Manufacturers should establish a target response rate as part of the conflict minerals sourcing initiative for receiving completed supplier responses. It is not sufficient to assess only the direct supplier, but all the sub-suppliers that are used to procure source minerals that could have been provided to the manufacturer. Based on the results of the due diligence, the manufacturer should be able to establish their position or filing status for the SEC.

Governance Programs

Conflict minerals compliance is not a one-time supply chain or vendor risk management event. Compliance requirements will need to be integrated into the organizations sourcing, vendor risk, and compliance teams as part of developing the governance mode. A compliance program for conflict minerals needs to include not only the governance model, but a posted Conflict Minerals Policy published on the manufacturer’s web site, and communicated to suppliers. Like most aspects of third party risk, there are due diligence obligations for each phase of the supplier lifecycle. Change management is critical within conflict minerals compliance as new trigger points need to be conveyed by contract if a commodity good supplier changes or modifies the sourcing of the mineral.

SEC Reporting & Audit Considerations

Based on the nature of an organization’s sourcing determination, an external audit may need to be performed to confirm the adequacy of the due diligence effort. If the publicly traded manufacturer has reason to believe that any of the conflict minerals in their supply chain may have originated in the Covered Countries, or if they are unable to determine the country of origin of those conflict minerals, then the organization must exercise due diligence on the conflict minerals’ source and chain of custody.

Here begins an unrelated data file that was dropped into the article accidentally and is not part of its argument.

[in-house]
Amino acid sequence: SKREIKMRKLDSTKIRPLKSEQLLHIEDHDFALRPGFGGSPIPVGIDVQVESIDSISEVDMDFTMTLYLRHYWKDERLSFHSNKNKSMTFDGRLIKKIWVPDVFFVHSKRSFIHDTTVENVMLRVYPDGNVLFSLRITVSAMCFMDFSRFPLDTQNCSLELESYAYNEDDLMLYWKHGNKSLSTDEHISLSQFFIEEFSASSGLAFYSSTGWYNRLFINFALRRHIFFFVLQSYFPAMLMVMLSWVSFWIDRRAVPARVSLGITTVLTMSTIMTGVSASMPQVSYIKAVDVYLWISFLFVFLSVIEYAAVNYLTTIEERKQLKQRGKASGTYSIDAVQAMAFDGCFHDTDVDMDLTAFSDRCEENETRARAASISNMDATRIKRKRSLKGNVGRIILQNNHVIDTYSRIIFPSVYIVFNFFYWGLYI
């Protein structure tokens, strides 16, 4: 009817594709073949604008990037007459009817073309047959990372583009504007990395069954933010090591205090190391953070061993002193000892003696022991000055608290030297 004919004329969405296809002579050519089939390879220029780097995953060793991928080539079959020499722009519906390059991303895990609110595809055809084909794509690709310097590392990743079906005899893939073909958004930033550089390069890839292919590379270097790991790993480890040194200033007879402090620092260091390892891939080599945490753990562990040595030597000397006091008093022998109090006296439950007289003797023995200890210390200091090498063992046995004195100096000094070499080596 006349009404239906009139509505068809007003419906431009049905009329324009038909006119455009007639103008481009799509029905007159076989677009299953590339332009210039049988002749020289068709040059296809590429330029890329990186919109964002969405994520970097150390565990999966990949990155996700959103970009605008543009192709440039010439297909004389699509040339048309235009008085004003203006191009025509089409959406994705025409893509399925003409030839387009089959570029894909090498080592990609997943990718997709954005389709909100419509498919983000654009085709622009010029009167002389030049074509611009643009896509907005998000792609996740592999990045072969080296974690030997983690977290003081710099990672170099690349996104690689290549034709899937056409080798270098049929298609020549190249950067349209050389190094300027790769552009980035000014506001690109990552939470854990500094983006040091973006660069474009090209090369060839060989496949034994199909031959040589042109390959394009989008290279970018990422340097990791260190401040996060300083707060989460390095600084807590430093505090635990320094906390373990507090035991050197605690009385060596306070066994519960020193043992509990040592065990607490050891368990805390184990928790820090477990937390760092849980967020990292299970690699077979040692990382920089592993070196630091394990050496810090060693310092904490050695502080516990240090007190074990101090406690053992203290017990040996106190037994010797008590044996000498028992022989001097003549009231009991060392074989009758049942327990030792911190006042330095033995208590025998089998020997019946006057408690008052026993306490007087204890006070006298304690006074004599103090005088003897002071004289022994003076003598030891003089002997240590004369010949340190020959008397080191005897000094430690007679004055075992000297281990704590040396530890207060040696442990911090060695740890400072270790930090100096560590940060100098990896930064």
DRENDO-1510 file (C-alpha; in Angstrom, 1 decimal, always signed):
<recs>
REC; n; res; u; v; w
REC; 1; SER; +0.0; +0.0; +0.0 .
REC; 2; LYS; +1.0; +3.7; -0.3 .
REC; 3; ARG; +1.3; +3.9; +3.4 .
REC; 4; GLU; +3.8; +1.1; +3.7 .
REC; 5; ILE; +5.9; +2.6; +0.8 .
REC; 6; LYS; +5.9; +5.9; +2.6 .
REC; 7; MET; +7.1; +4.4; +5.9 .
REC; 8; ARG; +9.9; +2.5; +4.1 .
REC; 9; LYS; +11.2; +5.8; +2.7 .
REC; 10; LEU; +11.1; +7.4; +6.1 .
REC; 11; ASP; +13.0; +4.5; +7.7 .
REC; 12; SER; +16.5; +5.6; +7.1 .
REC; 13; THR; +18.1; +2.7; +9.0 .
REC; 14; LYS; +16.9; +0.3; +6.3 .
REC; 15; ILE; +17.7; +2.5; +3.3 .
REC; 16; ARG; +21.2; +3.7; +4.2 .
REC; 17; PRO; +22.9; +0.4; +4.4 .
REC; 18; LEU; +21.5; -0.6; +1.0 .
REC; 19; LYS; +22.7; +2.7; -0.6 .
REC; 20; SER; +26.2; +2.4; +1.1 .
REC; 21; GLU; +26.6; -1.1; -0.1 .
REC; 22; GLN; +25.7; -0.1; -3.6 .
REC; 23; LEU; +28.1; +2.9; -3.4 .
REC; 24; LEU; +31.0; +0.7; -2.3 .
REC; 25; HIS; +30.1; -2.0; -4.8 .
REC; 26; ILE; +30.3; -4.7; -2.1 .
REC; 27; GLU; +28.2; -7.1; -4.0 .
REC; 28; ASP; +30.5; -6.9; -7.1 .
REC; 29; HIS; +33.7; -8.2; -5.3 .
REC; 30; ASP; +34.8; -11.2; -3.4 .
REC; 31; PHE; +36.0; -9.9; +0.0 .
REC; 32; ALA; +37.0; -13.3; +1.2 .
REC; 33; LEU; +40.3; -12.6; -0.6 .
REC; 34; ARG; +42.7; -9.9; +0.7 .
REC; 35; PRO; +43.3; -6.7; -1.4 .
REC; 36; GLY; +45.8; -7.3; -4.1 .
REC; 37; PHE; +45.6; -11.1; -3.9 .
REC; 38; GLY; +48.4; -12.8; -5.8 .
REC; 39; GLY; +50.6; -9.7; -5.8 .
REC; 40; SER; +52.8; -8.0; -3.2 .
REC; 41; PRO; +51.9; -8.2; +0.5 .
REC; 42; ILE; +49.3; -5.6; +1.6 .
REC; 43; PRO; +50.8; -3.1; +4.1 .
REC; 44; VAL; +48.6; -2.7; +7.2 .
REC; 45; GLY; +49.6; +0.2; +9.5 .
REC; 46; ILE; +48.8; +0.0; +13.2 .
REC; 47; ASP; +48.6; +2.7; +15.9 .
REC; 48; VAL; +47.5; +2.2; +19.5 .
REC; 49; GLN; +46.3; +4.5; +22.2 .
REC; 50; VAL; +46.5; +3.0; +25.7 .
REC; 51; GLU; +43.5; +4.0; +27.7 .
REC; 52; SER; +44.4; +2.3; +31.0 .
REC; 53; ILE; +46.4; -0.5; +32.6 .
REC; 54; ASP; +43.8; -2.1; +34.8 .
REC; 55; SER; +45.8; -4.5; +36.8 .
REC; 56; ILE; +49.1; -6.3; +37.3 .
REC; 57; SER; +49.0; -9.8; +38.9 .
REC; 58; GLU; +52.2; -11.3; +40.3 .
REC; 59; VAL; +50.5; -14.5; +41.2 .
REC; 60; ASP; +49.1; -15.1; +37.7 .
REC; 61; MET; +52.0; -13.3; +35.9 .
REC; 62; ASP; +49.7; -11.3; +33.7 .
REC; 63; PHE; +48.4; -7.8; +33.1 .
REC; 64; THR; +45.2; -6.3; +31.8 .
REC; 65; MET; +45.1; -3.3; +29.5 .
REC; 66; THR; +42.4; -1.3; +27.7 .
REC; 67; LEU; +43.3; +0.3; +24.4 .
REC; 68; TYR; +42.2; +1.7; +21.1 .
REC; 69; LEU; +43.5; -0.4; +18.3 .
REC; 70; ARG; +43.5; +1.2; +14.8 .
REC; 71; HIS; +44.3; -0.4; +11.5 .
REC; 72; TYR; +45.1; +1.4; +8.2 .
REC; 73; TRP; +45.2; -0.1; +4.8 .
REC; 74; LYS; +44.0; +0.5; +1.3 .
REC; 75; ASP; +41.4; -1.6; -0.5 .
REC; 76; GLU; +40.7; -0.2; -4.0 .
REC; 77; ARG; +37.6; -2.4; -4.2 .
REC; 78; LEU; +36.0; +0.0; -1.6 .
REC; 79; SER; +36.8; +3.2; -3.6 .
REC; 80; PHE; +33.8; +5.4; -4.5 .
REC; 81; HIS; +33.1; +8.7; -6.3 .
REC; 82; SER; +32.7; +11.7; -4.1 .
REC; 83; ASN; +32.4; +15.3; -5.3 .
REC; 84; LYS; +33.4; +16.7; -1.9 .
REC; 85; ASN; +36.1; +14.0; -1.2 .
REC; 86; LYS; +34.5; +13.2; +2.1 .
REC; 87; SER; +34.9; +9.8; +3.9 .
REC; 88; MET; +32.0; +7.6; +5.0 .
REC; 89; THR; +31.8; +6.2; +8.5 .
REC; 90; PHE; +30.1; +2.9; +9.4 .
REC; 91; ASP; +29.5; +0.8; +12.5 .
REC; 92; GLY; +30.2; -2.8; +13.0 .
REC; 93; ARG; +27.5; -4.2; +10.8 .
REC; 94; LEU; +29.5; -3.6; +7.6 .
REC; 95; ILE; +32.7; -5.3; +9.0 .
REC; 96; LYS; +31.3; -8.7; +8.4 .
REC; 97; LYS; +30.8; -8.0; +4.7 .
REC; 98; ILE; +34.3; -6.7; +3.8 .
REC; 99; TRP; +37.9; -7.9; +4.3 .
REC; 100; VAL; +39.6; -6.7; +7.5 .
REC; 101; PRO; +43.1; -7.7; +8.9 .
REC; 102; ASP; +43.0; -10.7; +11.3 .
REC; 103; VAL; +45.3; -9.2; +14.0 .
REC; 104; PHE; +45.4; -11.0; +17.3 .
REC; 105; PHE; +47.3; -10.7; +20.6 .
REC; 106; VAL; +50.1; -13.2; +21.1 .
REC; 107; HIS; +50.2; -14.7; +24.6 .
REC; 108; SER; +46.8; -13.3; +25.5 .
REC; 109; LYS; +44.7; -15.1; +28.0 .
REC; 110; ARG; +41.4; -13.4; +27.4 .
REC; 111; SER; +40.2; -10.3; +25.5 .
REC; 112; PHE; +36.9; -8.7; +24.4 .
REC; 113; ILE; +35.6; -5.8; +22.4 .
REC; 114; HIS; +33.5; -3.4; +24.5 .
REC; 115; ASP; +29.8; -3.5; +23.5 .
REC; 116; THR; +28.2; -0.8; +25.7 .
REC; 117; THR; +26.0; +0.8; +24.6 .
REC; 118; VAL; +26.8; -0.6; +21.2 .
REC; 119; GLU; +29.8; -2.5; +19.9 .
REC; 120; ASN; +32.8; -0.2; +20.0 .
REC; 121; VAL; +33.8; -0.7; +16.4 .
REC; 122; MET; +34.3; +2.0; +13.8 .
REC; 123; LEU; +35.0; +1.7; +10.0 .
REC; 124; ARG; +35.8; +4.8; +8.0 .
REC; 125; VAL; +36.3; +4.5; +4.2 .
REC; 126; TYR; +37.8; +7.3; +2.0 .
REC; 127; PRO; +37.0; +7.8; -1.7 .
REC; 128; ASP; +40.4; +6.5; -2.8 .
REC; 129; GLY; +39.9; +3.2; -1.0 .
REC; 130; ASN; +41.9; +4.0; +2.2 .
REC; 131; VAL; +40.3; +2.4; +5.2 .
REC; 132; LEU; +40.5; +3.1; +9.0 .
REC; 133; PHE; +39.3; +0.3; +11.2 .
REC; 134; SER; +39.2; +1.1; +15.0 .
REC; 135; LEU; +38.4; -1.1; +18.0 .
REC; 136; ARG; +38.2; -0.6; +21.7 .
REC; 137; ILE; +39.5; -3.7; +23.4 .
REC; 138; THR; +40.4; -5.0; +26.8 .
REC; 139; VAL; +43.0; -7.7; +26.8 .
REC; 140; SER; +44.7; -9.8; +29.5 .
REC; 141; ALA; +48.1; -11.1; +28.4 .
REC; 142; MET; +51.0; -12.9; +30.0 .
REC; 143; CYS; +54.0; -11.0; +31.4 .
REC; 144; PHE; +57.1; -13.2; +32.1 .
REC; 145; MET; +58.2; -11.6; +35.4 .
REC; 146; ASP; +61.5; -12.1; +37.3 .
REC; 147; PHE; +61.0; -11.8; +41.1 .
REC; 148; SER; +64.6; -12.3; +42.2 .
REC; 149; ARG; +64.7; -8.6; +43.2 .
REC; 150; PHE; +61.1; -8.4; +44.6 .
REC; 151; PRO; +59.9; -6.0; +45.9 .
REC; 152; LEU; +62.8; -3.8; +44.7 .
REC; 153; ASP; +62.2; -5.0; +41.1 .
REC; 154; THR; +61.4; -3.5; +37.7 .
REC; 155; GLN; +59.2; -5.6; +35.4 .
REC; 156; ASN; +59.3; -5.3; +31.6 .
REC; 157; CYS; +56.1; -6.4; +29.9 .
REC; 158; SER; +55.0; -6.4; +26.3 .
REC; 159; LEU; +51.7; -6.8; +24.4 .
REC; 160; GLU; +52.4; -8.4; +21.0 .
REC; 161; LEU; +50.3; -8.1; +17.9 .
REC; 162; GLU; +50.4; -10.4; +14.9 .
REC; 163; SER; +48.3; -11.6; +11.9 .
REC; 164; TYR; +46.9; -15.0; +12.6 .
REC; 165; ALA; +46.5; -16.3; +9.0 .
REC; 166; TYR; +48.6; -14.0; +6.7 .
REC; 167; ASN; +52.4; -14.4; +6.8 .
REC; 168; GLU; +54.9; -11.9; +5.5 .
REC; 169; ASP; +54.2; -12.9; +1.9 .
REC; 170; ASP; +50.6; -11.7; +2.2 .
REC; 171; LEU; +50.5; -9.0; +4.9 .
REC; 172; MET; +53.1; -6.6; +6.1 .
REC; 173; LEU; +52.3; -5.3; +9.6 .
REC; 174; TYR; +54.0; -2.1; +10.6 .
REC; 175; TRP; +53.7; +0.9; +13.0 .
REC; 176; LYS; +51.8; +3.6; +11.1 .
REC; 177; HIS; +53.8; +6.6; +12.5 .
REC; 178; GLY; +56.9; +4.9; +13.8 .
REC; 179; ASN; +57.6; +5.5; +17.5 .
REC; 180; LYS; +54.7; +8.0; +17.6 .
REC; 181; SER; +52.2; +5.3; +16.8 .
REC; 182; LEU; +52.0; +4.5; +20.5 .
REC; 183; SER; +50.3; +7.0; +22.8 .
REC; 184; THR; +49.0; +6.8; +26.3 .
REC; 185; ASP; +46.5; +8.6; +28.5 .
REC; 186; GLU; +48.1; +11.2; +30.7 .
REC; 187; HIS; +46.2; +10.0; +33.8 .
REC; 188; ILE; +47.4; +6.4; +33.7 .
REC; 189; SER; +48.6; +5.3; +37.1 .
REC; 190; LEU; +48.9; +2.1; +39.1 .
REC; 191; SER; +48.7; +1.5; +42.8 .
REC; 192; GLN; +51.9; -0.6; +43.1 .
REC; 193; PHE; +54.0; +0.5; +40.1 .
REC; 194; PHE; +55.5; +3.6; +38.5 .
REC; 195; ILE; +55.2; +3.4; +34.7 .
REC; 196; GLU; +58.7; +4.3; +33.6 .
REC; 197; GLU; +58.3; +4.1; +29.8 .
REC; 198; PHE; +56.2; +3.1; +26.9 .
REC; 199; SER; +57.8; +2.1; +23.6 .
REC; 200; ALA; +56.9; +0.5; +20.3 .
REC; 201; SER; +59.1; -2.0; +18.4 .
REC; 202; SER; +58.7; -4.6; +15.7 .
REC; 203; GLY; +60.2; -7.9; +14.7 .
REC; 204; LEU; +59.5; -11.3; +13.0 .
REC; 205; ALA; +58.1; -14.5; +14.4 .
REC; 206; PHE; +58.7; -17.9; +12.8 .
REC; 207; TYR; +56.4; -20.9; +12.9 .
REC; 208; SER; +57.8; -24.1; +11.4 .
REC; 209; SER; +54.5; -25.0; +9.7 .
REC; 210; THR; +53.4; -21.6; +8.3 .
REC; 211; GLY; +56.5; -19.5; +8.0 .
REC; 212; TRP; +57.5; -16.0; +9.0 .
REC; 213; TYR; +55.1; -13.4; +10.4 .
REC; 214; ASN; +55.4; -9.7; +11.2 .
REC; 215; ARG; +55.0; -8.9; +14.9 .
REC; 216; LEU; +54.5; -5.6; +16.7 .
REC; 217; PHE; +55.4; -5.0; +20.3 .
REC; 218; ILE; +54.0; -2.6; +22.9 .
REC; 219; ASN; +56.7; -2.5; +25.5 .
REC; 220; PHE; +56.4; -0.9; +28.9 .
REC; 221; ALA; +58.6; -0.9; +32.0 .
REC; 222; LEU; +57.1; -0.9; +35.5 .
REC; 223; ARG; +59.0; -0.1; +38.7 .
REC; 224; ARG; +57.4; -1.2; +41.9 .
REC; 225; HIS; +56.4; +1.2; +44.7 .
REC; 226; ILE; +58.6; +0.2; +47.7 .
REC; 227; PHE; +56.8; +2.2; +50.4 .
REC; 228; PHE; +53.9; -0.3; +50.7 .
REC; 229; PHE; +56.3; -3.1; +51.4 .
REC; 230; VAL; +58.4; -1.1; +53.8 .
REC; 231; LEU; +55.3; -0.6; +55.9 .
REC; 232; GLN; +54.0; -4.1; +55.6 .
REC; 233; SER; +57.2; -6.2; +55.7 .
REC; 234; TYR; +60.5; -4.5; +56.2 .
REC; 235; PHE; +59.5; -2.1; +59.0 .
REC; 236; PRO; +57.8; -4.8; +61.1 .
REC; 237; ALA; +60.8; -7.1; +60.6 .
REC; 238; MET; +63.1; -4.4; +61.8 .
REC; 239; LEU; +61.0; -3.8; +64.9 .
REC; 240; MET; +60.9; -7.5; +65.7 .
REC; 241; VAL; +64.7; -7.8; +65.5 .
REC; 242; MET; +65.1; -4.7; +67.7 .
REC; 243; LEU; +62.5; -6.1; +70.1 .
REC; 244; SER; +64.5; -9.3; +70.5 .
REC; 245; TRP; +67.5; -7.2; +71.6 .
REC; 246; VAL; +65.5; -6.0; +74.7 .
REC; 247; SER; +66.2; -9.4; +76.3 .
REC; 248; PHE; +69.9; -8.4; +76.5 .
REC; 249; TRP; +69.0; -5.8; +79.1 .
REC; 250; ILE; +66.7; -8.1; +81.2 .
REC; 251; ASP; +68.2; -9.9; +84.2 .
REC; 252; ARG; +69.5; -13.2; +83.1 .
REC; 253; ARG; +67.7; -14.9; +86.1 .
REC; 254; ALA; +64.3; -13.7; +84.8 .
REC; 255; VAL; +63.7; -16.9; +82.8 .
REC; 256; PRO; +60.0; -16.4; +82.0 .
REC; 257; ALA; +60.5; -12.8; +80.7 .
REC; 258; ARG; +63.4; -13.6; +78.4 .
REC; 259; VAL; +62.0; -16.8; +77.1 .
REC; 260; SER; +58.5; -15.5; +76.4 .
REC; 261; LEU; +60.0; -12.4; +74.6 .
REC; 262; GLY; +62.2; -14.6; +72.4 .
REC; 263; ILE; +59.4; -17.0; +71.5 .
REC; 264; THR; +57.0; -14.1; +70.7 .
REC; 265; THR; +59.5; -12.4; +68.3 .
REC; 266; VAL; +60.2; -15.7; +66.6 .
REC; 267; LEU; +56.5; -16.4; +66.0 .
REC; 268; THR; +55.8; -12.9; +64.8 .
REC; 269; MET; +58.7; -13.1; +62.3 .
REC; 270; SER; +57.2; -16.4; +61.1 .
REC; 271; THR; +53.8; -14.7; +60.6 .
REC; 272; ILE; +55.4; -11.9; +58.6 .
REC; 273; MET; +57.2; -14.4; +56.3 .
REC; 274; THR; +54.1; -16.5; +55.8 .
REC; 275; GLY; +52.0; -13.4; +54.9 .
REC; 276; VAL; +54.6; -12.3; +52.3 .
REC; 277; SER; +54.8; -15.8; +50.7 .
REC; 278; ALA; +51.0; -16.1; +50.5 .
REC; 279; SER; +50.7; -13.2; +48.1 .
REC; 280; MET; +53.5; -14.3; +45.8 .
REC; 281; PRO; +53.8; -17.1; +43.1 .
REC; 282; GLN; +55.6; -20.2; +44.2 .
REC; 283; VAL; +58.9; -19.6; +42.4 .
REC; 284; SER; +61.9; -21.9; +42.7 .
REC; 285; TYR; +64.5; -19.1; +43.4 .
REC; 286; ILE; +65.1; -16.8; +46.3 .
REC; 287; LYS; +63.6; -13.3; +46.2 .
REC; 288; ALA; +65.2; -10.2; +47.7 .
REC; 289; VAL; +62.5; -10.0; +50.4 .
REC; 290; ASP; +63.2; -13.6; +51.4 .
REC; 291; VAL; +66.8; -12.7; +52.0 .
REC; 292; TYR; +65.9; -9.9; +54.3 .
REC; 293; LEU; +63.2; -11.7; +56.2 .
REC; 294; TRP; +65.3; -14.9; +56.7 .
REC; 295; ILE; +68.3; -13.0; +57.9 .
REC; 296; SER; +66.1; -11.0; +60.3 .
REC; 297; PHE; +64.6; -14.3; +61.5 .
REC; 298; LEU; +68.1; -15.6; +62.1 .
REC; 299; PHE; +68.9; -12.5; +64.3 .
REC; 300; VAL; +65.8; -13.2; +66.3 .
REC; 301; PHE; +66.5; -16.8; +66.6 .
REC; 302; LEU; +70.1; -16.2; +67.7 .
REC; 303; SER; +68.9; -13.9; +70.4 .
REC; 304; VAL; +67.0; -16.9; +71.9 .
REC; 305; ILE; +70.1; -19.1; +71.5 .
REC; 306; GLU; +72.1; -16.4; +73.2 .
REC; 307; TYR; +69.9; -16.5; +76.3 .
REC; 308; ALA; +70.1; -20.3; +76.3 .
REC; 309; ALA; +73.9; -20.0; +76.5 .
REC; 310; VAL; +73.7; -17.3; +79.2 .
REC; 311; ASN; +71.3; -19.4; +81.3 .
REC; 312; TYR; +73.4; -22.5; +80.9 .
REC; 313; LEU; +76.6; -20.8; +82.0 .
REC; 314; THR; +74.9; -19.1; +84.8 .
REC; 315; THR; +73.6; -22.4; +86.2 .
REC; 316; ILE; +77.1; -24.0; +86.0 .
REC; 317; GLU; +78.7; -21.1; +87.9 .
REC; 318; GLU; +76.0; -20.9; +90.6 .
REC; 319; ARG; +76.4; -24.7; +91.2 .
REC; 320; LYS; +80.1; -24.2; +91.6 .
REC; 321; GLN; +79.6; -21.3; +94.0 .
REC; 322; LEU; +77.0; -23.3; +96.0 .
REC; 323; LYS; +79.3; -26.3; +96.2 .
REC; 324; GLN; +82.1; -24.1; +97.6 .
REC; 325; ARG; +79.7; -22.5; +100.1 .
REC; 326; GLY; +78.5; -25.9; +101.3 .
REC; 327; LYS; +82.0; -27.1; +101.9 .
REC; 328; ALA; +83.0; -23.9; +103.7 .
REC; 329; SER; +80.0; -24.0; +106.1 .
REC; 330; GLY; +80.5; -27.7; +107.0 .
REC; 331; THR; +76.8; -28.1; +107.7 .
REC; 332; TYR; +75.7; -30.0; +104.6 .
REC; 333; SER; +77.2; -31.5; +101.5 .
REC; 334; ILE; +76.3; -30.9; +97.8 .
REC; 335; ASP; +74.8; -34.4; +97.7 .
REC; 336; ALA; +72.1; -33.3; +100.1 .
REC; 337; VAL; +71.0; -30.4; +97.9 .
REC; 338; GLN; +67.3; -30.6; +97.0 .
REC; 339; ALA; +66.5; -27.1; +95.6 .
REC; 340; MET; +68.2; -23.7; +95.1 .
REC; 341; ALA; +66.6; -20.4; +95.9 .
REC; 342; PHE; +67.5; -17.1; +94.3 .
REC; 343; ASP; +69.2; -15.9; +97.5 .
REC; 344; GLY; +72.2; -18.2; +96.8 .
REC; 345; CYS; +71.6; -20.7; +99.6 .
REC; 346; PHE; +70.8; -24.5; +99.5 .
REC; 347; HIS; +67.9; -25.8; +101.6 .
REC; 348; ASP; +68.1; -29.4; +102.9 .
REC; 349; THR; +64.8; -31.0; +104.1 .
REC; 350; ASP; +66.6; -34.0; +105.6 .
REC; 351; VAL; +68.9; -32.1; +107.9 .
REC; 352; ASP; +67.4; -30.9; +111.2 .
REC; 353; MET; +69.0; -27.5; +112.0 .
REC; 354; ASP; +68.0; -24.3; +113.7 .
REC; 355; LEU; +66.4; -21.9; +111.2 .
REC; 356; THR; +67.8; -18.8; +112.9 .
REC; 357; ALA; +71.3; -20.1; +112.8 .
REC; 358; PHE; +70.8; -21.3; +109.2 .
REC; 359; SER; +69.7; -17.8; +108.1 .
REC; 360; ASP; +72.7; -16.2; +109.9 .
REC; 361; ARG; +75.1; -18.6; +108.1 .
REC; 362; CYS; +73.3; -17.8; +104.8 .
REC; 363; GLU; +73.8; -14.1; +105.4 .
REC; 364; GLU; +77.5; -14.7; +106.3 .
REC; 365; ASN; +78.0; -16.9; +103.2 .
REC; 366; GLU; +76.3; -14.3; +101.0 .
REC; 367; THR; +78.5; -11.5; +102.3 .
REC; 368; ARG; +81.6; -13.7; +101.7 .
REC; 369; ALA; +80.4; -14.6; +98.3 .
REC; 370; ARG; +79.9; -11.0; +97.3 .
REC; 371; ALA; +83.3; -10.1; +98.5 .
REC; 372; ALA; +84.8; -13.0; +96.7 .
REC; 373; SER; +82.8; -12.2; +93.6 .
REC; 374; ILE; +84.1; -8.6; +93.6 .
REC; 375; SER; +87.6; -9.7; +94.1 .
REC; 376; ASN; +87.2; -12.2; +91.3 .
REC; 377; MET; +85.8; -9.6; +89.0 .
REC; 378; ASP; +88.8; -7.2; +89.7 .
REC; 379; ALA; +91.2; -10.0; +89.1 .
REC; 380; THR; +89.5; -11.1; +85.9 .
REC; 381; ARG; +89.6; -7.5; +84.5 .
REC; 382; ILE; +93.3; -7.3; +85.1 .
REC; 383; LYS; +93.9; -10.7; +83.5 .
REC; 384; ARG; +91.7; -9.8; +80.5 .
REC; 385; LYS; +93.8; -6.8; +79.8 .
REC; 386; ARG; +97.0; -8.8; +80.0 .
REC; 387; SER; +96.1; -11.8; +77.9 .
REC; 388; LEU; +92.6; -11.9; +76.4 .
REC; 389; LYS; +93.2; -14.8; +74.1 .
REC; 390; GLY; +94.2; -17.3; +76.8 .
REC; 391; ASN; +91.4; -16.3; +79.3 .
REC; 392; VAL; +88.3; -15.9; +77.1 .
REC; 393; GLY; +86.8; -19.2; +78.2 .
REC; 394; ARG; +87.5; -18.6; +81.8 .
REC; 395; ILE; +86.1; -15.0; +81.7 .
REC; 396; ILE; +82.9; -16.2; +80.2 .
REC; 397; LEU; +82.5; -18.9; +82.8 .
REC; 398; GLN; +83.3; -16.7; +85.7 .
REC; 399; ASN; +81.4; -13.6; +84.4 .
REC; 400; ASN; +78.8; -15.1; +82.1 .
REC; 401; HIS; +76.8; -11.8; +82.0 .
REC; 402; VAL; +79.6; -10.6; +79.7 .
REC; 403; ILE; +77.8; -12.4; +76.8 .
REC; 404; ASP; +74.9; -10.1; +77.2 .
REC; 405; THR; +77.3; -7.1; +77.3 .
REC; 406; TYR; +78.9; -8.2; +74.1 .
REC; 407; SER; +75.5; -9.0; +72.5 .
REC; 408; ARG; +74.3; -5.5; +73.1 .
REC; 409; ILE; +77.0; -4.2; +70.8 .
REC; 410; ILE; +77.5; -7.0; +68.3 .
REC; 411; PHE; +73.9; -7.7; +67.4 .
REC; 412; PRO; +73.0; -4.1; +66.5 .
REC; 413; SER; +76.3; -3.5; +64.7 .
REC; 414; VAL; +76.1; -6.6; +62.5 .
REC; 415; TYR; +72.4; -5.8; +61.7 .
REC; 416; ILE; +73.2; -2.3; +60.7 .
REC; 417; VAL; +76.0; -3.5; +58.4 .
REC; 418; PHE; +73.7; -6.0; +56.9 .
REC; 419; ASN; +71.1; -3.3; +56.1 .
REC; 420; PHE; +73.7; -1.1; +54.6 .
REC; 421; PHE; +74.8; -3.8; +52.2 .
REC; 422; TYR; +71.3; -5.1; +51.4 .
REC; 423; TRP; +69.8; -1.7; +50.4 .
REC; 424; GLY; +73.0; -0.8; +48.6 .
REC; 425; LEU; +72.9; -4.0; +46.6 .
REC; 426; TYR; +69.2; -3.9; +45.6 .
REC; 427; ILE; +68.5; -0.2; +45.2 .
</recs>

Annually a report must be submitted, called the Conflict Minerals Report (CMR) to the SEC that includes a description of those due diligence measures. Due complexity of the chain of custody, many organizations may have to initially file Conflict Minerals Status as “undeterminable”, a status that the SEC rules allows during the initial years of filing. As organizations continue to follow the trail of the 3TG minerals, conflict minerals reports will be updated and filed for diverse set of publicly held companies.

While third party risk and subcontractor risks have been the most common themes of recent guidance from prudential regulators, deciphering the 3TG in Dodd Frank has created a new aspect to supply chain vendor risk management. Corporate governance and ethical business practices are not just an internally focused policy and employee program, but extend into the supply chain, created new requirements for organizations to develop tools and process for third party risk assurance.

Linnea Solem is the Chair of the Shared Assessments Program and is Chief Privacy Officer, Vice President Risk and Compliance for Deluxe Corporation. Linnea is a management professional with 20+ years financial services experience in areas eCommerce, technology, business development, marketing, information practices and risk management. She is a Certified Information Privacy Professional and led Deluxe’s compliance initiatives for Y2K, GLB, Check 21, and Red Flags Legislation. You can connect with Linnea on LinkedIn.

Reposted with permission from Deluxe Blogs